Wednesday, July 8, 2009

Blog Day; College Coaching Changes

Who isn't blogging from the Davis Cup in Croatia? Patrick McEnroe and hitting partner Ryan Harrison are blogging for usta.com this week, and the other hitting partner Devin Britton, who posted entertaining entries from Wimbledon for the USTA, has agreed to keep his racquet company, Prince, up-to-date on the goings-on in Porec. (I think you may need a Facebook account to read Britton's entries). If you follow the Bryan brothers on Twitter, you already know that Mike misplaced his passport (his girlfriend had it) and didn't make the private jet flight from London, that during practice Jay Berger got on a platform to simulate Ivo Karlovic's serve, that the food is excellent at their hotel (everyone seems in agreement on that), and that Harrison brought down the house at tonight's dinner singing "Don't Stop Believing." The Bryans also regularly send out photos on their Twitter feed, adding a lot more to their tweets than the 140 characters of text allow.


Cory Parr is posting regularly for the blog Big Time Tennis on his experiences on the Pro Circuit this summer, and he has a great entry on the USTA Pro Transition camp held a couple of weeks ago in Boca Raton. When I saw that he was in both the doubles final at Rochester and the Pittsburgh qualifying, I figured he was doing a lot of traveling back and forth last weekend, and he confirmed that in another post. And thanks for mentioning Zootennis, Cory! I appreciate that, and hope you'll continue these posts. It's a side of tennis that few people see or understand, and having an insider relay his experiences is the best way to educate all of us.

There have been some changes recently in the college coaching ranks. In addition to John Roddick taking the men's Oklahoma job and Kyle Spencer landing the Maryland men's head coaching position, there is a new women's head coach at the University of Pennsylvania, former Penn player Sanela Kunovac. She replaces 2009's interim coach Sara Schiffman, who was the assistant coach under Michael Dowd.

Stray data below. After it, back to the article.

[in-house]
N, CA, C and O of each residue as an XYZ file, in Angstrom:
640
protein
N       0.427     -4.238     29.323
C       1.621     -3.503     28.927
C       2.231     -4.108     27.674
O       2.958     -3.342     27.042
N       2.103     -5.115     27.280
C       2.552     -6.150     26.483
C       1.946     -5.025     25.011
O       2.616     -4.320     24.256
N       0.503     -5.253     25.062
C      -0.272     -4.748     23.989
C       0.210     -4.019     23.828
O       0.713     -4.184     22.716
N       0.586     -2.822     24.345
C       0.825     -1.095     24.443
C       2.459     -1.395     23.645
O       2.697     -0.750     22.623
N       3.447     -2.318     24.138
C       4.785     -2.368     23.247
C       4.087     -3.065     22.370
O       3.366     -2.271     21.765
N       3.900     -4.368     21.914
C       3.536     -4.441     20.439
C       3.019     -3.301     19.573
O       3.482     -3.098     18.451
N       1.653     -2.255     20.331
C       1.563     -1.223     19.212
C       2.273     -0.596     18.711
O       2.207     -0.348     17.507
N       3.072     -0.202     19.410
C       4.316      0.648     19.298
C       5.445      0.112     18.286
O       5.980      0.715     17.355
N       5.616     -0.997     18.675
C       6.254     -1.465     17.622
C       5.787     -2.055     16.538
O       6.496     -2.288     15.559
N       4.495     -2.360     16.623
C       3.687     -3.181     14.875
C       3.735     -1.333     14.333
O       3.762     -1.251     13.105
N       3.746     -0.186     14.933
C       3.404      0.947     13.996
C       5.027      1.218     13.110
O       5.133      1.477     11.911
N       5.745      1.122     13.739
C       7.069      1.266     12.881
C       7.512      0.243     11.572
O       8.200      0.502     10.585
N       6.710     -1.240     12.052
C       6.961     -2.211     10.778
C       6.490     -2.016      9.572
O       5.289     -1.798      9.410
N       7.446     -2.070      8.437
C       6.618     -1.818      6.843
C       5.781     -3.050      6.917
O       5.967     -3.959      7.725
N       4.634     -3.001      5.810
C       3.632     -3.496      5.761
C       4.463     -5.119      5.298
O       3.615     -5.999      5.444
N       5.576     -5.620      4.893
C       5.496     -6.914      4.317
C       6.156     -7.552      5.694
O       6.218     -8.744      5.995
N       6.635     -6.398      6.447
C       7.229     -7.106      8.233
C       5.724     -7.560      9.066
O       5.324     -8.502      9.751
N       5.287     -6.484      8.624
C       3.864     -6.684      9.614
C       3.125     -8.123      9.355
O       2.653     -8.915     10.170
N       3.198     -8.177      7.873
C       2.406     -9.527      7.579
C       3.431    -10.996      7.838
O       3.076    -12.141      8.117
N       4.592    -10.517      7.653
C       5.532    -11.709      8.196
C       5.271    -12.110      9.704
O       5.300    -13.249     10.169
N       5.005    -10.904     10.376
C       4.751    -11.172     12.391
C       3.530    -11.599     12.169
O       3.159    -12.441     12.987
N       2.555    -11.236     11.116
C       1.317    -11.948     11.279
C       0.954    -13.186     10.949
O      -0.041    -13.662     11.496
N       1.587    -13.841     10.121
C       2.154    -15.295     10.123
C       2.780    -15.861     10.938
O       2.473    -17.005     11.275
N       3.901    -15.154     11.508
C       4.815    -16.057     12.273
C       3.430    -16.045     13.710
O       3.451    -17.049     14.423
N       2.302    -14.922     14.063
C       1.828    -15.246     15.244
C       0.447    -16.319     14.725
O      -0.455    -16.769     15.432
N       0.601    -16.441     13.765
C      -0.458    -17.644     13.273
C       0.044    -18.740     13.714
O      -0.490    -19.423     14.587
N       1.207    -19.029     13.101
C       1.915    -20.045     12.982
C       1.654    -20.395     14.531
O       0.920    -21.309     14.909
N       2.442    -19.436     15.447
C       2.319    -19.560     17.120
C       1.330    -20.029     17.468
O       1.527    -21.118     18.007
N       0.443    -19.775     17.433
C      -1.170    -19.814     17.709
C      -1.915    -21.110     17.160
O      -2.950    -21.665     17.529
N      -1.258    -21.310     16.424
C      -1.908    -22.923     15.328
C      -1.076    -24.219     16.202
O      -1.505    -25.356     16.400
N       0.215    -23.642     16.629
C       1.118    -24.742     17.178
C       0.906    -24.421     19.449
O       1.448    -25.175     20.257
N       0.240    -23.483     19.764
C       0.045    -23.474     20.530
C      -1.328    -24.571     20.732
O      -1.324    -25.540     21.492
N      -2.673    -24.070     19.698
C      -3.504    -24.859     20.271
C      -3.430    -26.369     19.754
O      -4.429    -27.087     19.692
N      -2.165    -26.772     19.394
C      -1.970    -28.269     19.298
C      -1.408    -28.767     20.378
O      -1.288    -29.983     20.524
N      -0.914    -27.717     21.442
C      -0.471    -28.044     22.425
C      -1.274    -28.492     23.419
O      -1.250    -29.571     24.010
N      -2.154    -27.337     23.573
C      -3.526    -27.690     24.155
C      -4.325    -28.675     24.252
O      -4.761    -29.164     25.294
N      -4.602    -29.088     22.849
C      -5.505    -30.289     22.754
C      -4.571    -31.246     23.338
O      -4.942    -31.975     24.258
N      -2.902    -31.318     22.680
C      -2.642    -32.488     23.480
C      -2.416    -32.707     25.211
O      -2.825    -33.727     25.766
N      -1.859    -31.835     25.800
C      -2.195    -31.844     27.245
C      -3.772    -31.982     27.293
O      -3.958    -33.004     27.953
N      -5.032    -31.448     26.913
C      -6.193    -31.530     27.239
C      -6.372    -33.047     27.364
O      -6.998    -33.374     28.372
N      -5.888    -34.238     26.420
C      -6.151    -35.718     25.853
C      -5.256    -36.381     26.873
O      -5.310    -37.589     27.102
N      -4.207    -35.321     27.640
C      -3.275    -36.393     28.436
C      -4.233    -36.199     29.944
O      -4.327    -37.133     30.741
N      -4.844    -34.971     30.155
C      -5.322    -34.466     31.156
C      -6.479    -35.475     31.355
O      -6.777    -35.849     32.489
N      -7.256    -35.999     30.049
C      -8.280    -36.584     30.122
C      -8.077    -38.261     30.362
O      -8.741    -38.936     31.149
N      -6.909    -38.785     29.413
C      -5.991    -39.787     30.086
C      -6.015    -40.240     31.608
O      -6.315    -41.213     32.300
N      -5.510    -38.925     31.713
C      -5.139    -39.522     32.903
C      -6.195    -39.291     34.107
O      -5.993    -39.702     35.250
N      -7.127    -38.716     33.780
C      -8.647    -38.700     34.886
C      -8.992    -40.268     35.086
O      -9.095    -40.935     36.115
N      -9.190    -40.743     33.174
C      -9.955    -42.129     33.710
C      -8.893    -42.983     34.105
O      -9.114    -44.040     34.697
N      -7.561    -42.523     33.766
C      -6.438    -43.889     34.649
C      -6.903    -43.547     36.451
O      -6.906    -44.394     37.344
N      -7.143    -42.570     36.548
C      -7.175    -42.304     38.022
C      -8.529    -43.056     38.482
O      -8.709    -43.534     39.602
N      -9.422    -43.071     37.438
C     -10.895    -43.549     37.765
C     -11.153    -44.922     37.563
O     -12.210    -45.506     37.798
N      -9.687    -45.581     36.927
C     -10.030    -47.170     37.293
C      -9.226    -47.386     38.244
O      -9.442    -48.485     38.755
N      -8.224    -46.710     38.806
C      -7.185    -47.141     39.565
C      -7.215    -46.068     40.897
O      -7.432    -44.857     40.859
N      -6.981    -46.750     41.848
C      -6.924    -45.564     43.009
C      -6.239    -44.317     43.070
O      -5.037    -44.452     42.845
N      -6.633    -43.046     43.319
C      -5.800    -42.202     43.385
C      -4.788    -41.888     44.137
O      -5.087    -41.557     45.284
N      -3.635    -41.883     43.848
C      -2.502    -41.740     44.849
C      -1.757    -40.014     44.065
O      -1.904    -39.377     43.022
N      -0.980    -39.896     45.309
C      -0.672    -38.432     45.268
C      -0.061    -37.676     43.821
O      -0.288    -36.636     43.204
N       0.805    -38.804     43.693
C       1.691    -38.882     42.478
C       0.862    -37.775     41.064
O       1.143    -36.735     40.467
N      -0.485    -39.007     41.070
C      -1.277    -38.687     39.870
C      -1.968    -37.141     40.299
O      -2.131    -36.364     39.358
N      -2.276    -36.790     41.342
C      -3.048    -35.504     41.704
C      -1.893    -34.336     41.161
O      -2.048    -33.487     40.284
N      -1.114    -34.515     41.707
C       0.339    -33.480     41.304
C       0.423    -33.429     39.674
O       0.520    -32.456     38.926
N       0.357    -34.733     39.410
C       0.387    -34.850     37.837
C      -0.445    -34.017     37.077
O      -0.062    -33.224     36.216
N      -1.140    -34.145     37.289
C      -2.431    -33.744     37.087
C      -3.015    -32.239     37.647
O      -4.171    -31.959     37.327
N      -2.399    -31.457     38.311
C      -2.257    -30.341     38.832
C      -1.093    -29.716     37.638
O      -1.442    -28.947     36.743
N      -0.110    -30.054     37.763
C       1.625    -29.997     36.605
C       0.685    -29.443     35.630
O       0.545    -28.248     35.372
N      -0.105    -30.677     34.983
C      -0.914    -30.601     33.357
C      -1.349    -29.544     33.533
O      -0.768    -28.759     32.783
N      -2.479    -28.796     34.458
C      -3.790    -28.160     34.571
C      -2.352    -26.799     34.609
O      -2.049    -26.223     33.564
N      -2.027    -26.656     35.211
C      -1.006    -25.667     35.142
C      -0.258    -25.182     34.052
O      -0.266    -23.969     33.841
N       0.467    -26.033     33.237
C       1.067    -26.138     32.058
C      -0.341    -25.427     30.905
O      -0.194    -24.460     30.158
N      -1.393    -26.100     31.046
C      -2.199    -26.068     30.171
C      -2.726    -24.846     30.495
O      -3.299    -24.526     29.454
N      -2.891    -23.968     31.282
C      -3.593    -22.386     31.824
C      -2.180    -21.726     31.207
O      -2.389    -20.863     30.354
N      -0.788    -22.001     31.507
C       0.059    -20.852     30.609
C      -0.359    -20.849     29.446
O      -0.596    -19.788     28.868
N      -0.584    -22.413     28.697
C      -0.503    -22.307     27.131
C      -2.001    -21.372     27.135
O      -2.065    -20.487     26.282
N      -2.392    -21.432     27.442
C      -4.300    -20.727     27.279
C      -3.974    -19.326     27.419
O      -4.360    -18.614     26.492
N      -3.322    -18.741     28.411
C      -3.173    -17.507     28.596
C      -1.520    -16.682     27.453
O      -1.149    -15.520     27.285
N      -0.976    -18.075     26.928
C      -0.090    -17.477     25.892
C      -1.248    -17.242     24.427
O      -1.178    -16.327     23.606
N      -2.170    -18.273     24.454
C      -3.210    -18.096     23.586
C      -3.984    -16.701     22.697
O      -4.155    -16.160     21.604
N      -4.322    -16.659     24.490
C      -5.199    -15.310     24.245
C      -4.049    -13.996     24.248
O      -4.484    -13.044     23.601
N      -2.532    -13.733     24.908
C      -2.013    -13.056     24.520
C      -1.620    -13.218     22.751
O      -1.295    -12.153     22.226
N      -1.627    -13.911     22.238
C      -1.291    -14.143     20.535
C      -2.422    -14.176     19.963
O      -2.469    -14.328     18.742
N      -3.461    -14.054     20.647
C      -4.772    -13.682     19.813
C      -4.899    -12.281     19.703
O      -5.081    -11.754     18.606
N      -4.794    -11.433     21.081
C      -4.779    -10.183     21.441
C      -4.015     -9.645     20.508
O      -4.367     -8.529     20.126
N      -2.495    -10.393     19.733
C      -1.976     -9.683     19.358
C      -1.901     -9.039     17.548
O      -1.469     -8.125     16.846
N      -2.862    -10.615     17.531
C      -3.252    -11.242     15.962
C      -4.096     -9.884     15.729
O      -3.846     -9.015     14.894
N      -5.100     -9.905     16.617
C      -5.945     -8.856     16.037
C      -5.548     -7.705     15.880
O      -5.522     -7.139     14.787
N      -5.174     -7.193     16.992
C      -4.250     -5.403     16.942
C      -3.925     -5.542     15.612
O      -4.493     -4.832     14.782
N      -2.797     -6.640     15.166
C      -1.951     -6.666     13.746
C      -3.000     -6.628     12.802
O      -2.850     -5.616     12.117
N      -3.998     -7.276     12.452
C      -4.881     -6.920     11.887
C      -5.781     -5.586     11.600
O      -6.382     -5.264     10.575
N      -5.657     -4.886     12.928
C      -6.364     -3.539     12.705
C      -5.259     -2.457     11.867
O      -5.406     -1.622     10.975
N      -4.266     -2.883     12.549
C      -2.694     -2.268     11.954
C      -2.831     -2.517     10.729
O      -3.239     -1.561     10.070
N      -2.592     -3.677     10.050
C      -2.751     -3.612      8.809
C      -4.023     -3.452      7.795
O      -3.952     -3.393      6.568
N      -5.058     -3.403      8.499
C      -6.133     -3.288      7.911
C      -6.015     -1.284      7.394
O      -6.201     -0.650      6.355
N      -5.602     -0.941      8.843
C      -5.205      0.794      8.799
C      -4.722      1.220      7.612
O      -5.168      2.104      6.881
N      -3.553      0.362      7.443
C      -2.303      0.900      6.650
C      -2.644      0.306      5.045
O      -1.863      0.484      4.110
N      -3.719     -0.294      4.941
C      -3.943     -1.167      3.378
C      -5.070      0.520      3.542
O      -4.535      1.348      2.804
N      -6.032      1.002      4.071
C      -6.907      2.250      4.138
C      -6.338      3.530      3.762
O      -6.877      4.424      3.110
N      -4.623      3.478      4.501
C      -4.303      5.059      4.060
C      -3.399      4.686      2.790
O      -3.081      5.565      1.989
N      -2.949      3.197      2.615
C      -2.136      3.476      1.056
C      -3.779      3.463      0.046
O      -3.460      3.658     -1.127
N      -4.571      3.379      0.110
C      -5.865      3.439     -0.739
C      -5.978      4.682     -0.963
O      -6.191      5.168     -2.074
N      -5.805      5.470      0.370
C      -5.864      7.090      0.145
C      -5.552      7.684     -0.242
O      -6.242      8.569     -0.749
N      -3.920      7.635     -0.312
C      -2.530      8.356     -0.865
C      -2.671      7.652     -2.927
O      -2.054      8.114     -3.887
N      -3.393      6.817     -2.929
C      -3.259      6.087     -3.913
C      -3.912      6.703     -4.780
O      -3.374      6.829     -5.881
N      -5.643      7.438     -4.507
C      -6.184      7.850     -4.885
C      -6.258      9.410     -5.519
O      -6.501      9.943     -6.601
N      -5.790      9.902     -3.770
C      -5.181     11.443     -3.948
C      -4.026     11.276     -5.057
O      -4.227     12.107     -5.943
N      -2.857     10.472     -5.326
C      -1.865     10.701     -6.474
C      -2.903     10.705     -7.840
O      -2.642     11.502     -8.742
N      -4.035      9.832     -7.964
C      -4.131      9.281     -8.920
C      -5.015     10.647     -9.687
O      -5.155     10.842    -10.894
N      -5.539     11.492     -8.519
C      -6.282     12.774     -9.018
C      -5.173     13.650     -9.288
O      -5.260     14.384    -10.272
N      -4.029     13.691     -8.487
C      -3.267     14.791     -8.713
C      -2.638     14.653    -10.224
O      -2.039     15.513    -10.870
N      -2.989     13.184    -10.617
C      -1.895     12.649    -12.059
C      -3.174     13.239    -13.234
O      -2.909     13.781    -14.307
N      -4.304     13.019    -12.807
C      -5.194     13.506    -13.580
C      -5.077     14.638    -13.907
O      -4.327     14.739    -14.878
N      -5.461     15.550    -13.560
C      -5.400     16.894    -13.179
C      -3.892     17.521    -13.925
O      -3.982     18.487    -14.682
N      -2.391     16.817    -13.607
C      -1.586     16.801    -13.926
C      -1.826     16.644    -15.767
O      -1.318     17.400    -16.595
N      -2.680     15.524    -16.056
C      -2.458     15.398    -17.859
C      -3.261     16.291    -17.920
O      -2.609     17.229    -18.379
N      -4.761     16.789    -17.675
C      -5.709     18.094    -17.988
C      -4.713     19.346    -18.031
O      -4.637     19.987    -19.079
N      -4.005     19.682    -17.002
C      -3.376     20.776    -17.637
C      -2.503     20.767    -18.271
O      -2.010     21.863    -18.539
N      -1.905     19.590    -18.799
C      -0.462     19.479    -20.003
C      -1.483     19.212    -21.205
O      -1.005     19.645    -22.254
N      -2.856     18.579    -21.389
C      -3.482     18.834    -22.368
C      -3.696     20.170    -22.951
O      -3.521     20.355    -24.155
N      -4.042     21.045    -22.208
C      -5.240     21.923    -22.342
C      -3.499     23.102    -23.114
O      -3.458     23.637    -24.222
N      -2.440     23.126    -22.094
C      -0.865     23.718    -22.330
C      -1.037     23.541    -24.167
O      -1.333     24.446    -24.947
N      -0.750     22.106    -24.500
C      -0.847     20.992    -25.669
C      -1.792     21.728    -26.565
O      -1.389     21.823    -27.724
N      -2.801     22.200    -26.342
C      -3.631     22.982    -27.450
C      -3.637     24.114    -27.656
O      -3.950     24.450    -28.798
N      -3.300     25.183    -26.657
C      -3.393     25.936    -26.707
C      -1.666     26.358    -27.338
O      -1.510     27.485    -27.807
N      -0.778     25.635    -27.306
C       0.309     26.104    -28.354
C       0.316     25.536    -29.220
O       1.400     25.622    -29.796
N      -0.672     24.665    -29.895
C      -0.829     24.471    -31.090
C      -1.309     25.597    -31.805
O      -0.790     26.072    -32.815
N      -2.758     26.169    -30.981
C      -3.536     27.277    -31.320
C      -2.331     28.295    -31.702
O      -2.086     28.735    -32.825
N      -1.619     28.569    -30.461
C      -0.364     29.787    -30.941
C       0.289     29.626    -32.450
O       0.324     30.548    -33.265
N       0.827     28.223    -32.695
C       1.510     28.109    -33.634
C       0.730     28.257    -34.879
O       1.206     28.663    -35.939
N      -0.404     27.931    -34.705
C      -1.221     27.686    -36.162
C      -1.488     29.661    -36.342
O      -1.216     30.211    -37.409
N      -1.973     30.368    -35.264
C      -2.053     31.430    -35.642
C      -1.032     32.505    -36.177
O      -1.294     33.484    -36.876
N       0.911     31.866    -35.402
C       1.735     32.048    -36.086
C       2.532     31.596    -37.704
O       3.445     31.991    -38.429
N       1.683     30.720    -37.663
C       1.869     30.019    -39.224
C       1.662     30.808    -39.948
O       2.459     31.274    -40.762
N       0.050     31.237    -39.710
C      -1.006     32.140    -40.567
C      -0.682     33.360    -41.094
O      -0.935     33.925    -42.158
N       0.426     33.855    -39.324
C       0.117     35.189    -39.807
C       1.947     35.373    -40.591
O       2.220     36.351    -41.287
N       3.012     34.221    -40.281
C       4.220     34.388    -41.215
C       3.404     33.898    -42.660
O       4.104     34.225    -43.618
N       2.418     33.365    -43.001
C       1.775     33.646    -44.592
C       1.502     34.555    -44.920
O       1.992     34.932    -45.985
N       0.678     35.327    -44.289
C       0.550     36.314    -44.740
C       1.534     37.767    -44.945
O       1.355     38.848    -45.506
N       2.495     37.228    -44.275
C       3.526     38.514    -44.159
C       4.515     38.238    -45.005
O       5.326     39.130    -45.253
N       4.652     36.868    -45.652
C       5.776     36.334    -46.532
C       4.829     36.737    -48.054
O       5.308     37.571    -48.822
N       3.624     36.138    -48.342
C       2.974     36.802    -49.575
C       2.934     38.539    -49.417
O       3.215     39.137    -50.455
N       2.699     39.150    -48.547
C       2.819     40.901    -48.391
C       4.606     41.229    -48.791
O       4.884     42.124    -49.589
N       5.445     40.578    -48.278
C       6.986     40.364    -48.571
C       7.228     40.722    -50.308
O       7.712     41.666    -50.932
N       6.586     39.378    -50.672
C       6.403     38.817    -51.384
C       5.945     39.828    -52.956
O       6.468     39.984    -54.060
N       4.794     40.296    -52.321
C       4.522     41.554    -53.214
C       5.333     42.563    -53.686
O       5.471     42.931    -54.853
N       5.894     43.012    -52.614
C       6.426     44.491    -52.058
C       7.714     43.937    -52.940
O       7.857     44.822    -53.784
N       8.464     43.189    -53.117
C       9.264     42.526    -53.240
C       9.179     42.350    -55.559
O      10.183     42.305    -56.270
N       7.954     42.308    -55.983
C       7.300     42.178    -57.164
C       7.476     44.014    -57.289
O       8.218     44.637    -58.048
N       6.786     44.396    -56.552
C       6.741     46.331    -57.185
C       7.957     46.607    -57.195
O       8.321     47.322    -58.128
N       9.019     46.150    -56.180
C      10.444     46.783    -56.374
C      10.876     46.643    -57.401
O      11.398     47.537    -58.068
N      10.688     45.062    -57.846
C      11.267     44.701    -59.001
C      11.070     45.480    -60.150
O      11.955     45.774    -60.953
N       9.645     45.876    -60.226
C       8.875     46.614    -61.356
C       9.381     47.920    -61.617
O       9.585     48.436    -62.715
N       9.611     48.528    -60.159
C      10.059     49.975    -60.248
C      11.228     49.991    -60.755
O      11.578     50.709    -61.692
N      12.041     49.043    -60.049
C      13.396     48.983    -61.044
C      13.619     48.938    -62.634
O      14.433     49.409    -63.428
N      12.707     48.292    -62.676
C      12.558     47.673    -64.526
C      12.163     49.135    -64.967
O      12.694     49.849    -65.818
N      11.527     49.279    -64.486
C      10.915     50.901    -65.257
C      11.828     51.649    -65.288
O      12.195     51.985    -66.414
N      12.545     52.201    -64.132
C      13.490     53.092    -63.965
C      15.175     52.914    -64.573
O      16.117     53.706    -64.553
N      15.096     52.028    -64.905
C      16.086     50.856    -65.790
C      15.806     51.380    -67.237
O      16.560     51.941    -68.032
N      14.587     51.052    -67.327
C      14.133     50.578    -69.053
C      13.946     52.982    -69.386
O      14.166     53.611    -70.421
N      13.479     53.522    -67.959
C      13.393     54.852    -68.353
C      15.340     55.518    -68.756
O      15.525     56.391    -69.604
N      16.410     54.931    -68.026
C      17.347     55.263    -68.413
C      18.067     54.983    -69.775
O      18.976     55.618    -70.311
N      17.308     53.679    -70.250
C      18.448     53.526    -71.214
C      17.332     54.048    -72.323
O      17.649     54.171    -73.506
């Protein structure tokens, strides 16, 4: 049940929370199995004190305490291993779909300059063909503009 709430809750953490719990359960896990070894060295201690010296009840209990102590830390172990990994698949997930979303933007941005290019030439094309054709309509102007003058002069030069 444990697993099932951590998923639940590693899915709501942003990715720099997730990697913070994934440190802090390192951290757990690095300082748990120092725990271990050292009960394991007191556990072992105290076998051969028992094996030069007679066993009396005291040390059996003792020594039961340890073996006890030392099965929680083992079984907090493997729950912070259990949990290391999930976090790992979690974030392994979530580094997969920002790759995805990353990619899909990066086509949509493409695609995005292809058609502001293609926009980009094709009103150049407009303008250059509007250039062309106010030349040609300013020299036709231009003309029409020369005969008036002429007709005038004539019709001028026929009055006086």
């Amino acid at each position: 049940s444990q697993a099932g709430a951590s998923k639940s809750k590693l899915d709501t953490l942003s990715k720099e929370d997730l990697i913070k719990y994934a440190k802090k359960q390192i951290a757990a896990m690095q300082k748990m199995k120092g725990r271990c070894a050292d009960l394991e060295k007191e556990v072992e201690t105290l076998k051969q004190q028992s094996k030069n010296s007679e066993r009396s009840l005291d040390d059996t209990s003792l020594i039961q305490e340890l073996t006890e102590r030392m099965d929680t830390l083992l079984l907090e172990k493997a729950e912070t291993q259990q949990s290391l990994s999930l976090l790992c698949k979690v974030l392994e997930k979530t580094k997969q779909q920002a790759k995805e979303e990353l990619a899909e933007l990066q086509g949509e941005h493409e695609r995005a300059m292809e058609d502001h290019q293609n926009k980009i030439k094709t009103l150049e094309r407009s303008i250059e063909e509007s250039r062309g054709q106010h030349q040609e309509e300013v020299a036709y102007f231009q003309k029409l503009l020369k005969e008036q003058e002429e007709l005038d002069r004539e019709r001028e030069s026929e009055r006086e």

Okalahoma State is looking for a new women's head coach, with the retirement of Julius Lubicz-Majewski, who was in Stillwater for 20 years. Princeton is still seeking a replacement for women's head coach Kathy Sell. The highest profile men's position still open is at Purdue.

In addition to a new head coach in the Big Ten, the conference will also see two new faces at its two top programs. Buckeye Jeremy Wurtzman has returned to the University of Denver, where he was the men's assistant prior to his year at Ohio State, to become the women's head coach. And the University of Southern California announced today that George Husack, an associate head coach at Illinois the past two years, will take the same position there, replacing Brett Masi, who was named University of San Diego head coach in May.

9 comments:

eric said...

Off topic :

Anyone know where Hochwalt and Dadamo going ?

Plotinus said...

Two people close to me were at said Harrison concert and thought he shouldn't quit his day job.

FTCE said...

Feel better after knowing that. Thanks to provide the information.

Austin said...

Have we discussed this?

http://www.cbssports.com/tennis/story/11937930

So he was fined $24,000 for a racial slur, yet the ATP hands out $600 and $1,000 fines when players go biserk, smash racquets, demean referees, etc. I'm not condoning this even a smidge, but seems a little extreme to me. There has to be more to this story.

Lleyton said...

...and they did nothing when Hewitt made a remark about an African American linesman in his US Open match against James Blake several years ago.

jr tennis said...

collette..

Any information on who was selected into this years USTA Residency program?

love-tennis said...

Off the topic:

Did Christina Mchale go pro yet? What about Kristie Ahn? Bolender

TechGirl said...

Austin,

There might well have been a greater penalty handed out because the term Klein used, 'kaffir' (it is the most unpleasant term you can use to address a black South African - kind of like the 'n' word here in the States) is actually banned throughout South Africa. So not only did Klein use a racial slur, he used one which, had he said it in South Africa, could have had him thrown in gaol.
$24,000 might sound excessive but I think that puts it into perspective. Going beserk and smashing racquets are a looooong way from that.

The really interesting thing is that the Australian tennis authorities are saying that Klein got exactly what he deserved and are considering giving him their own fine. Perhaps Johnny Mac would have turned out better if he'd been treated that toughly when he was that age.

Colette Lewis said...

@jr tennis--USTA will be releasing the names of the Boca residents for 2009-10 next week.
@love-tennis--to the best of my knowledge, none of the three have relinquished their amateur status